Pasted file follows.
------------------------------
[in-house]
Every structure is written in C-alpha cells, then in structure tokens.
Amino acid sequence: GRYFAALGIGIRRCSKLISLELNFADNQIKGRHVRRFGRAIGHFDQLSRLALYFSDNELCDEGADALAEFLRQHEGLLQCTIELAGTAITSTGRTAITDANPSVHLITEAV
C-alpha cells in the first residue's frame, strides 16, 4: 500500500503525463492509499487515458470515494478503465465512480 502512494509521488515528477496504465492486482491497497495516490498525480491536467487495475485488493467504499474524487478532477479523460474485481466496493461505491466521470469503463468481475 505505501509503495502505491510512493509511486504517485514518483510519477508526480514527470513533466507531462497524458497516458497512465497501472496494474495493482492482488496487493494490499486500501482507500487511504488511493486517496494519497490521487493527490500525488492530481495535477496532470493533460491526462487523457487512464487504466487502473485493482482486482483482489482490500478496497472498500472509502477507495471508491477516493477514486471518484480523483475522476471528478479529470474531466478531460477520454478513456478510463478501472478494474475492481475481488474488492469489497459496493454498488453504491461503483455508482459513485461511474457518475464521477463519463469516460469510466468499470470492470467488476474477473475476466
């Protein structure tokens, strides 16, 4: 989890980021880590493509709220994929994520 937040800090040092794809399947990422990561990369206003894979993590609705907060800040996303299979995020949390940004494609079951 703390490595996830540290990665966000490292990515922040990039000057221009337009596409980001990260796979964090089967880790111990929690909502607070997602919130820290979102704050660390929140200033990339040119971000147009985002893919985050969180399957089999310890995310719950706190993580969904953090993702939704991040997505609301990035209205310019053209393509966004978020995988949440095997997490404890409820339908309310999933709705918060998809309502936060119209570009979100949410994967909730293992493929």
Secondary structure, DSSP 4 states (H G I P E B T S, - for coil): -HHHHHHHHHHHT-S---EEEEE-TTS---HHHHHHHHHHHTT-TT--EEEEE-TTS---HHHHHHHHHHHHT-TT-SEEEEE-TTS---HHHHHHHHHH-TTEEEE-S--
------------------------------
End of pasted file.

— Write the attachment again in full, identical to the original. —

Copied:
[in-house]
Every structure is written in C-alpha cells, then in structure tokens.
Amino acid sequence: GRYFAALGIGIRRCSKLISLELNFADNQIKGRHVRRFGRAIGHFDQLSRLALYFSDNELCDEGADALAEFLRQHEGLLQCTIELAGTAITSTGRTAITDANPSVHLITEAV
C-alpha cells in the first residue's frame, strides 16, 4: 500500500503525463492509499487515458470515494478503465465512480 502512494509521488515528477496504465492486482491497497495516490498525480491536467487495475485488493467504499474524487478532477479523460474485481466496493461505491466521470469503463468481475 505505501509503495502505491510512493509511486504517485514518483510519477508526480514527470513533466507531462497524458497516458497512465497501472496494474495493482492482488496487493494490499486500501482507500487511504488511493486517496494519497490521487493527490500525488492530481495535477496532470493533460491526462487523457487512464487504466487502473485493482482486482483482489482490500478496497472498500472509502477507495471508491477516493477514486471518484480523483475522476471528478479529470474531466478531460477520454478513456478510463478501472478494474475492481475481488474488492469489497459496493454498488453504491461503483455508482459513485461511474457518475464521477463519463469516460469510466468499470470492470467488476474477473475476466
């Protein structure tokens, strides 16, 4: 989890980021880590493509709220994929994520 937040800090040092794809399947990422990561990369206003894979993590609705907060800040996303299979995020949390940004494609079951 703390490595996830540290990665966000490292990515922040990039000057221009337009596409980001990260796979964090089967880790111990929690909502607070997602919130820290979102704050660390929140200033990339040119971000147009985002893919985050969180399957089999310890995310719950706190993580969904953090993702939704991040997505609301990035209205310019053209393509966004978020995988949440095997997490404890409820339908309310999933709705918060998809309502936060119209570009979100949410994967909730293992493929």
Secondary structure, DSSP 4 states (H G I P E B T S, - for coil): -HHHHHHHHHHHT-S---EEEEE-TTS---HHHHHHHHHHHTT-TT--EEEEE-TTS---HHHHHHHHHHHHT-TT-SEEEEE-TTS---HHHHHHHHHH-TTEEEE-S--